Thursday, September 29, 2011

Another season

My hockey season starts today.

It started 50 minutes ago, actually. When I was still at work.

I'm currently sitting at the rink. Cold. Waiting impatiently for my team to get off the damn ice. They have paperwork to sign in order to make us official.

In addition to being the goalie, I'm the paperwork girl.

I like hockey. I do. I like my teammates. I like the competition. The endorphins.

I'm the one and only goalie on my team.

That's what I don't like. Being a prisoner to my position. Always having to run my life by my hockey schedule.

I can't. I have a game.

I did that enough as a kid.

Every year for the past few years, I have started the season feeling uncertain that I even want to. I'm not sure the fun balances out the part where this feels like a job, an obligation.

A couple of good games and the feeling subsides.

A couple of bad one and it rages back.

Maybe it's winning that I truly love, not hockey. I'm not like my sister, Meg, who lives to play the game. Who played in college. Who coaches a youth team. Who never, never turns down a chance to skate.

I'm not like that.

But the season comes around and I don't have anything better to do - or so it seems, in the midst of summer when I commit - and so I play again. Mostly because I can't find a good reason not to.

Wednesday, September 28, 2011

The Coach and the reality

While I haven't written much about The Coach, he's still around.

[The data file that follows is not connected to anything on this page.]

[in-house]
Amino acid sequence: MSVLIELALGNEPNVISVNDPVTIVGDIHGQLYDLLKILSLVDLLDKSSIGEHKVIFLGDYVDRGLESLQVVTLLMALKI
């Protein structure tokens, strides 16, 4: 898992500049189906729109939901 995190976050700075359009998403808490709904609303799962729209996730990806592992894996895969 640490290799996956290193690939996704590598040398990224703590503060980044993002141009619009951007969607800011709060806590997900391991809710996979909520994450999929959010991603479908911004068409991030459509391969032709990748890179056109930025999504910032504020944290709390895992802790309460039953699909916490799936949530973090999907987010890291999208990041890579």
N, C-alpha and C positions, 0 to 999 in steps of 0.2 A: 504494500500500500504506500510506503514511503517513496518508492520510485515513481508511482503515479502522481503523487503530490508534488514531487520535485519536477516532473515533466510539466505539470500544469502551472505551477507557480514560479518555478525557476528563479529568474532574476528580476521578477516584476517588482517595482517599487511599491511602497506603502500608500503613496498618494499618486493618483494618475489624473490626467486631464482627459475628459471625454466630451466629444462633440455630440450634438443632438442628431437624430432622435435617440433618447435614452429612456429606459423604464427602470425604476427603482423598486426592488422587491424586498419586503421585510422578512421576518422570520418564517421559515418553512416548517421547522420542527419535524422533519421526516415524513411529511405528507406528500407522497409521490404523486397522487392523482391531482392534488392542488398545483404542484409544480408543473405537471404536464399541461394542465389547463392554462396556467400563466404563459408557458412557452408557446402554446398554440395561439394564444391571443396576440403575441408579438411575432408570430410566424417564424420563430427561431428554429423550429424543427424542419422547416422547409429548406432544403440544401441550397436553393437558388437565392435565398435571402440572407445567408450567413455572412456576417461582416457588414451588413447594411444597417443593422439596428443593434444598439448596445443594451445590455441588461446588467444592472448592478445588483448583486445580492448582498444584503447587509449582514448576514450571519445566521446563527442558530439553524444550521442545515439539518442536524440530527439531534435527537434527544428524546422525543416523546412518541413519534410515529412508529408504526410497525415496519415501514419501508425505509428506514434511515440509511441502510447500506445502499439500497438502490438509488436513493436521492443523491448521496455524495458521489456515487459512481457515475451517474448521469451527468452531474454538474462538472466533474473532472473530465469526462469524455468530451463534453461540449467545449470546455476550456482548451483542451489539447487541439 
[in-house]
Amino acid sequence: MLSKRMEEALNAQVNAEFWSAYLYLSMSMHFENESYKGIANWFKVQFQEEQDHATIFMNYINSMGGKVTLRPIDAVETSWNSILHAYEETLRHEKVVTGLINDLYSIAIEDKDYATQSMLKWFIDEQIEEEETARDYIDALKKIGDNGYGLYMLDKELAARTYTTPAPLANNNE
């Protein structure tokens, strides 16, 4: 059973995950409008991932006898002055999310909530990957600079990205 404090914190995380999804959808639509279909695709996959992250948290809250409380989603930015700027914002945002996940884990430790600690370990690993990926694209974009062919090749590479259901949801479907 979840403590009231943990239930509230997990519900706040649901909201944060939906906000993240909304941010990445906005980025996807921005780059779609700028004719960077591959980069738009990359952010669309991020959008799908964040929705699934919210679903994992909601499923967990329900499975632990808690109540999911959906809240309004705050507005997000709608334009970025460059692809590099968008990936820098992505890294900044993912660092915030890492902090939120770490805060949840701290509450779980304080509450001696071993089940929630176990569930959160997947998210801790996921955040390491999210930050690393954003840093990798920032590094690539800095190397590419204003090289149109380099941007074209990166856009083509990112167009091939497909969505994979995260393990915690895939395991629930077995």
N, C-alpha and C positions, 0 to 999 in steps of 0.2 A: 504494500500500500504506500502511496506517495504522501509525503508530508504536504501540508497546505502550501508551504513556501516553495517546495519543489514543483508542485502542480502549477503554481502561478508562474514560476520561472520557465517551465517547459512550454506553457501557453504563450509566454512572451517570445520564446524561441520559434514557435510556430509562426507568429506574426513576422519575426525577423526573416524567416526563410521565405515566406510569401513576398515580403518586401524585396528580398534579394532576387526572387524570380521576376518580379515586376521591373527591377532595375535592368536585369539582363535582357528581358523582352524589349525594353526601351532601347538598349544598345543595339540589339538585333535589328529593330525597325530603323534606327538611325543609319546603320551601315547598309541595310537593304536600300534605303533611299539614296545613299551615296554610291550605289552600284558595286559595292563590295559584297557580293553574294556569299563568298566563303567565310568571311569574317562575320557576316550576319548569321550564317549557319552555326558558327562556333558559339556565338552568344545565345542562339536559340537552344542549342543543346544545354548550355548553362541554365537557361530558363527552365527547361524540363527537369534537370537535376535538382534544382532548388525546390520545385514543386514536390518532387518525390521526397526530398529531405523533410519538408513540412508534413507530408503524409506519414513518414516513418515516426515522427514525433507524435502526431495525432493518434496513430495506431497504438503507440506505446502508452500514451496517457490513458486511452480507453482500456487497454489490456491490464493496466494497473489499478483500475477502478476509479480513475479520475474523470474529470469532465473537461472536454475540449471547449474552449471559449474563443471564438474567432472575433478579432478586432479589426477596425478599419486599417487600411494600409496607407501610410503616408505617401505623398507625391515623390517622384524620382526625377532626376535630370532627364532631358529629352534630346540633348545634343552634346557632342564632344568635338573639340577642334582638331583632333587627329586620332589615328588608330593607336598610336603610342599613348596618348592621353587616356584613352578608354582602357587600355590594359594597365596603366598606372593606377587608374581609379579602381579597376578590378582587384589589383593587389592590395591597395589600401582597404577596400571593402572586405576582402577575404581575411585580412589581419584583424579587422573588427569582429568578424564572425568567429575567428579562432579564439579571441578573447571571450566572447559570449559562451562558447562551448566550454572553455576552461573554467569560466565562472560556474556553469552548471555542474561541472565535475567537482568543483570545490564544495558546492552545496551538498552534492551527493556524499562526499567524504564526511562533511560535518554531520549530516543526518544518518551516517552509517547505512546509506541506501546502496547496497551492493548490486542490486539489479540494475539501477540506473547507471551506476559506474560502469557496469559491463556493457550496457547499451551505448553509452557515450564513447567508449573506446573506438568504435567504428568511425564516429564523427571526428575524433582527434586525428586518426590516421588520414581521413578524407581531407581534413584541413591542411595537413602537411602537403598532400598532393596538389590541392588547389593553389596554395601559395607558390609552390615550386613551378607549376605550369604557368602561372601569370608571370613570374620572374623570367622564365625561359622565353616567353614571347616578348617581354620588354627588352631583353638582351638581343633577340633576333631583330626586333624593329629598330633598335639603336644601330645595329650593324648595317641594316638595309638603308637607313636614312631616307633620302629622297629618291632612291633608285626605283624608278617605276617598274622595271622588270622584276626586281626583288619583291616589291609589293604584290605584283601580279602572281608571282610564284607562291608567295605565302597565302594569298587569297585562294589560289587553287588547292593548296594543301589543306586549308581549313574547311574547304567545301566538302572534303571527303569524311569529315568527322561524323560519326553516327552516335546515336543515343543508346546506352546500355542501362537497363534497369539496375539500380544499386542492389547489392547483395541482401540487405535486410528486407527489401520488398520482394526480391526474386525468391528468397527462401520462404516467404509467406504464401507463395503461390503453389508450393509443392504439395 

I haven't written much about The Coach because it feels somewhat risky, a little bit dangerous. It feels like I am inflating him to all of you and inflating him to myself and, the higher I lift him up, the greater distance he's going to fall.

The Coach is not my boyfriend. There is no commitment. He owes me exactly what I owe him: absolutely nothing. I do think that it is best that way -- for us to have declared ourselves a couple when he was on the verge of moving would have been foolish and unrealistic and really, really hard.

Not that this is easy.

This is not easy.

There have been a couple of of really, really nice articles written about him recently. He emailed them to me and they made me cry.

We hit an enormous bump in the road a few weeks ago. He did something stupid. I felt like I was drowning. He understood why I was disappointed.

He adds new friends on Facebook - girls, of course, I notice the girls and when they live close to him it makes me a little sick.

There is this one place at work that, when I walk there, I can't help but think of him. It's just a simple walkway, lined with windows, but every time I am there I remember walking there one day this summer and getting a text message from him. Confirming that he would be over that night. And I got that text message and looked up and caught my own eyes in the reflection of the window and I looked so happy. That's what I think about when I am there. How much easier it was, and how much happier I was, when I could leave work with the knowledge that, when I got home, he would be there.

And now he's not.

I adore him. I absolutely adore him. I adore him and I miss him every single day. And somehow I have to remain cognizant of our status and our distance and the reality that plays before me, not the romantic comedy that I am writing in my head.

Monday, September 26, 2011

TMI (apologies in advance)